Apple, Irish Said to Claim EU Kept Them in Dark Over Taxby and
Duo to argue in court that EU failed to explain probe U-turn
EU says it communicated fully and didn’t change tack in case
Apple Inc. and Ireland are preparing appeals to argue that European Union competition investigators unfairly kept them in the dark during a probe that ended in a record 13 billion-euro ($14.6 billion) tax bill, people with knowledge of their case say.
As they weigh their court challenges, the pair contend that the EU neglected to flag a shift in emphasis in the investigation, according to the people, who spoke on condition of anonymity. Their appeals would be reminiscent of Intel Corp.’s complaint that the EU trampled on its rights in a separate probe nearly a decade ago.
EU Competition Commissioner Margrethe Vestager’s team insists there was never a U-turn and that it kept Apple and Ireland up to date with developments from the time the probe was opened in 2014 through Aug. 30 -- when Ireland was ordered to claw back the proceeds of alleged sweetheart tax deals.
“The defender, the member state, has the right to know exactly what are the objections and if the objections change,” said Jacques Derenne, a Brussels-based lawyer at Sheppard, Mullin, Richter & Hampton LLP. “If it’s confirmed that the final decision addresses issues, facts and even legal interpretations that have not been discussed with the member state, there is a problem.”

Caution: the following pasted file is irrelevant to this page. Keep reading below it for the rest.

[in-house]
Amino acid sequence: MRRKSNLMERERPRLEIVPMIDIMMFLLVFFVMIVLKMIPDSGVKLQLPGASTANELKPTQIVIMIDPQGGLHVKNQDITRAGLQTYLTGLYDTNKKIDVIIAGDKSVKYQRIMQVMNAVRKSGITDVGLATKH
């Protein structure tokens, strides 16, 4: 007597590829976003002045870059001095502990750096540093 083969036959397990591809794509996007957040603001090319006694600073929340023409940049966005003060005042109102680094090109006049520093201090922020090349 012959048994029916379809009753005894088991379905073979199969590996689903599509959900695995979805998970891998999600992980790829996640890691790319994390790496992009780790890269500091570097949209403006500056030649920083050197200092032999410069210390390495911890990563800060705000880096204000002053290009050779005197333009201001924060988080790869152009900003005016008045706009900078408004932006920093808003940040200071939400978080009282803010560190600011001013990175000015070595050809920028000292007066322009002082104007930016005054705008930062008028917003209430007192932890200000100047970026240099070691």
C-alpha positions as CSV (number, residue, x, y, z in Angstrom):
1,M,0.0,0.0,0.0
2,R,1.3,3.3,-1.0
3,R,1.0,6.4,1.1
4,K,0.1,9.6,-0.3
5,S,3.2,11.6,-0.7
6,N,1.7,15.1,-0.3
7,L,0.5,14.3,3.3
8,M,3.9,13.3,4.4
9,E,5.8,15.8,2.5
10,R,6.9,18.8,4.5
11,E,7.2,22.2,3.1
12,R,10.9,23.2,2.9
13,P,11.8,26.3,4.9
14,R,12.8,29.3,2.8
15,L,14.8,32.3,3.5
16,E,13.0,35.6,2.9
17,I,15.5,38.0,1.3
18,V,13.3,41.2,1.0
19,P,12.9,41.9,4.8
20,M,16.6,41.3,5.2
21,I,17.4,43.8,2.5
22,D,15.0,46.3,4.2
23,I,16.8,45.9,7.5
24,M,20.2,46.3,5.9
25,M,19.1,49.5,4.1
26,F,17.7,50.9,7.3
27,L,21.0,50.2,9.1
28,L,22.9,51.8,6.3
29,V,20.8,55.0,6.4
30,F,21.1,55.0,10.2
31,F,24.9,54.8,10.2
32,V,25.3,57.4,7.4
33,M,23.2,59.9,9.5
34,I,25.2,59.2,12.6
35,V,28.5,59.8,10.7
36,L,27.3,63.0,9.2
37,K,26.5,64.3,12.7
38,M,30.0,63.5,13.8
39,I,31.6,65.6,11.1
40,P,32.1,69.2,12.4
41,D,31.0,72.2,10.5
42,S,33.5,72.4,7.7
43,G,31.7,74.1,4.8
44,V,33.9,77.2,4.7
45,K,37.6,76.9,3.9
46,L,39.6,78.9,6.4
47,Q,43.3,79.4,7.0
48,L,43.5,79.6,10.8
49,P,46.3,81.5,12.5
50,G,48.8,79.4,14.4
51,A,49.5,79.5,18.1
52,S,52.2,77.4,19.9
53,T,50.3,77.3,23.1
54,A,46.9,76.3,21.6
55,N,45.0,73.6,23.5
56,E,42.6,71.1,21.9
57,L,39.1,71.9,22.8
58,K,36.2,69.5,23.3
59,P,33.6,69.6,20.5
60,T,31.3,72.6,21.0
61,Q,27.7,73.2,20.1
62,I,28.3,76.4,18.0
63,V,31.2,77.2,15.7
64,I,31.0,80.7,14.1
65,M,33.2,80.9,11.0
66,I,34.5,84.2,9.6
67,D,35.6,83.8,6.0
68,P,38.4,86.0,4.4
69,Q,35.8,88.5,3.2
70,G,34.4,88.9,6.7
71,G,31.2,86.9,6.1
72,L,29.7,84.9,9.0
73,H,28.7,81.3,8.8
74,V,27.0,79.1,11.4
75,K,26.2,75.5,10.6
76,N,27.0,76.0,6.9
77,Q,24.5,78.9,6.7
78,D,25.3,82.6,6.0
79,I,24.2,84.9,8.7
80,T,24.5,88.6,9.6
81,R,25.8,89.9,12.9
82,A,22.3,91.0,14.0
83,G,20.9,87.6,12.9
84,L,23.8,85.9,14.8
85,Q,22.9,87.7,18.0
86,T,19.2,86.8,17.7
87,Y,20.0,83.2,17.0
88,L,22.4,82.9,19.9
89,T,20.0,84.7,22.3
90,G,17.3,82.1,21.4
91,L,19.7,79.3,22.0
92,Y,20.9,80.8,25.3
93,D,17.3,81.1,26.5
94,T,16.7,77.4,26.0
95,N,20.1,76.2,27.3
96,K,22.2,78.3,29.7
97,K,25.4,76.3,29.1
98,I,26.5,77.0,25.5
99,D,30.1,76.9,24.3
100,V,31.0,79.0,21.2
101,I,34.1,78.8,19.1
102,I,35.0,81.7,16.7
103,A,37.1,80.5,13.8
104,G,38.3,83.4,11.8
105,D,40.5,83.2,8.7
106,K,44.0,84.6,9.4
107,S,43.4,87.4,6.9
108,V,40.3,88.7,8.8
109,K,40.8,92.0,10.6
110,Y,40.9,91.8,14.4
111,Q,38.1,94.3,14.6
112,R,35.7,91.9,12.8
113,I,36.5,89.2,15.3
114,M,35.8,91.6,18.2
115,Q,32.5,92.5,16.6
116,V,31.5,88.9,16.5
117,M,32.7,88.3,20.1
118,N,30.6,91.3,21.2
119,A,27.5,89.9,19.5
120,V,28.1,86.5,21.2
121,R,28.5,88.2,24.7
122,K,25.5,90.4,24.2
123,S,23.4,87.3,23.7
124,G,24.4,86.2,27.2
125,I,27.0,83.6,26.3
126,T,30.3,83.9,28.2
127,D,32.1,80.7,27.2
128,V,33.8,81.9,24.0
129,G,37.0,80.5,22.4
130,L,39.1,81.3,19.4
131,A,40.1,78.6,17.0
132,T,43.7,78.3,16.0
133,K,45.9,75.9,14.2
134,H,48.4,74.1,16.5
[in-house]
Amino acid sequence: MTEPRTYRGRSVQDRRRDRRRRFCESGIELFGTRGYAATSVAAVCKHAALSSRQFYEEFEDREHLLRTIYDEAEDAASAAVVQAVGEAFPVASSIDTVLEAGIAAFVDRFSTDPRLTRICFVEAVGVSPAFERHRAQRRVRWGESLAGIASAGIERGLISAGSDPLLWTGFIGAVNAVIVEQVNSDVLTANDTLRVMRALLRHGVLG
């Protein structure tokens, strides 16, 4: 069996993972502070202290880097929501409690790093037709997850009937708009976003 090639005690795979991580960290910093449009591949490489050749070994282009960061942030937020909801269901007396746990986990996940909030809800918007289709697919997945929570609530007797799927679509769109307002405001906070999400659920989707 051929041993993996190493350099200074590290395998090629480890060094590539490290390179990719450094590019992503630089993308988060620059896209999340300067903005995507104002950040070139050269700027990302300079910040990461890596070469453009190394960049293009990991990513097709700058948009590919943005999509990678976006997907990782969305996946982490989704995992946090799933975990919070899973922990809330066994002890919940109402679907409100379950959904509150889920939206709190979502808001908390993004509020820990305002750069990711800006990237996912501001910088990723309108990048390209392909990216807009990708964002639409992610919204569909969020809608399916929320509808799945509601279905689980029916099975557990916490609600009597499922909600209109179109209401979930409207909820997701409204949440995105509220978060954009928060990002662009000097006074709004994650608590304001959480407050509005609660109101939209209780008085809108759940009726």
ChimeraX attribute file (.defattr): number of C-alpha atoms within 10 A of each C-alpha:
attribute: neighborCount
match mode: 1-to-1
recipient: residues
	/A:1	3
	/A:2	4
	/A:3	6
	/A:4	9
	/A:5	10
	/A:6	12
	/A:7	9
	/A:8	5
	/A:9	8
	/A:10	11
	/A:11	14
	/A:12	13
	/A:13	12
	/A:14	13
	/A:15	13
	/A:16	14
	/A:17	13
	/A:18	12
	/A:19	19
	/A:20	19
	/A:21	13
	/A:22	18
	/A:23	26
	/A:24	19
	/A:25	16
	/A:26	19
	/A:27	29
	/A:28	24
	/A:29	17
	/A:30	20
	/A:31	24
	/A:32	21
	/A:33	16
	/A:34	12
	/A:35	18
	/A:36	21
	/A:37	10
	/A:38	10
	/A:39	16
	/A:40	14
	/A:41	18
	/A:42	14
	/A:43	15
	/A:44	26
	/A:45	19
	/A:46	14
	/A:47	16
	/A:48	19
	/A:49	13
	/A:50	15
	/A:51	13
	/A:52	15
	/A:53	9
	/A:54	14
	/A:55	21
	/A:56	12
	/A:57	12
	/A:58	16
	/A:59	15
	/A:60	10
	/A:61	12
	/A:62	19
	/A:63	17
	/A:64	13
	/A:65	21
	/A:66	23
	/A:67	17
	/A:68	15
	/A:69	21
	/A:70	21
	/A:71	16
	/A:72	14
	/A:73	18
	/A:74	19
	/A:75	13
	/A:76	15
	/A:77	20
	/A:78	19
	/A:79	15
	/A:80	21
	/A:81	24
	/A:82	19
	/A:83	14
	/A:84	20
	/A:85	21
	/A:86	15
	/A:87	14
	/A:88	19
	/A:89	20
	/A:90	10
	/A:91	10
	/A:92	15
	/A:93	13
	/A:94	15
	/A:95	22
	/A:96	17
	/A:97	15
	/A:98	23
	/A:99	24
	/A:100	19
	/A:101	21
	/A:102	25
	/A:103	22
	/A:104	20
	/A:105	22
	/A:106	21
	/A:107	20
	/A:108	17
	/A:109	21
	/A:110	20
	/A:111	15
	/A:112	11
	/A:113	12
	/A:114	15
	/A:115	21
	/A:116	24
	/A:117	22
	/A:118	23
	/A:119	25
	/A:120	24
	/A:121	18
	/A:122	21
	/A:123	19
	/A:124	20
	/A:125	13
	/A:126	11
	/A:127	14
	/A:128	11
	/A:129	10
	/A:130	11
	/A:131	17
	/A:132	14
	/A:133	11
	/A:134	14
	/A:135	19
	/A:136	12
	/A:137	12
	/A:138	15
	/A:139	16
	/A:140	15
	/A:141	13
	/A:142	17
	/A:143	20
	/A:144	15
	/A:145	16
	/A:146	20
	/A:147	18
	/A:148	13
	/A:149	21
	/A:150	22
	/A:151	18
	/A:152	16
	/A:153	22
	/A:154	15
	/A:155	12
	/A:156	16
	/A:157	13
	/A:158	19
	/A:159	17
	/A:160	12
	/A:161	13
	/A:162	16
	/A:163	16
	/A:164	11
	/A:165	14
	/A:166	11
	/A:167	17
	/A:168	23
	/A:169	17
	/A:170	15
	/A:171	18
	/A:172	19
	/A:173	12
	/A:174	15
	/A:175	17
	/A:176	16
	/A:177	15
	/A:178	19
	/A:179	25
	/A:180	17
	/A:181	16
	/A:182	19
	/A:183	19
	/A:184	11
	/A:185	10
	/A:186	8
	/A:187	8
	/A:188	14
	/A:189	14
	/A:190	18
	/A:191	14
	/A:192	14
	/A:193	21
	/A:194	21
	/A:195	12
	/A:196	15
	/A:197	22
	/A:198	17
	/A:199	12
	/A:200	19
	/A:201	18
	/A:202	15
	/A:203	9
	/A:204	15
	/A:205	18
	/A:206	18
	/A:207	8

In an order that reverberated across the Atlantic, the EU slapped Apple with the multi-billion euro bill, saying Ireland granted unfair deals that reduced the company’s effective corporate tax rate to as little as 0.005 percent in 2014. The U.S. Treasury hit back, saying the EU was making itself a "supra-national tax authority" that could threaten global tax reform efforts.
The 0.005 percent figure cited by the commission is “extremely misleading and deceptive,” Apple said in a note to investors this month. “We paid $400 million in corporate income taxes in Ireland in 2014 -- considerably more than the commission’s figure suggests.”
But during the Apple case, scrutiny of the company’s tax affairs in Ireland appeared to shift from so-called transfer pricing arrangements on transactions between units which are used to calculate taxable profit, according to the people familiar with the investigation.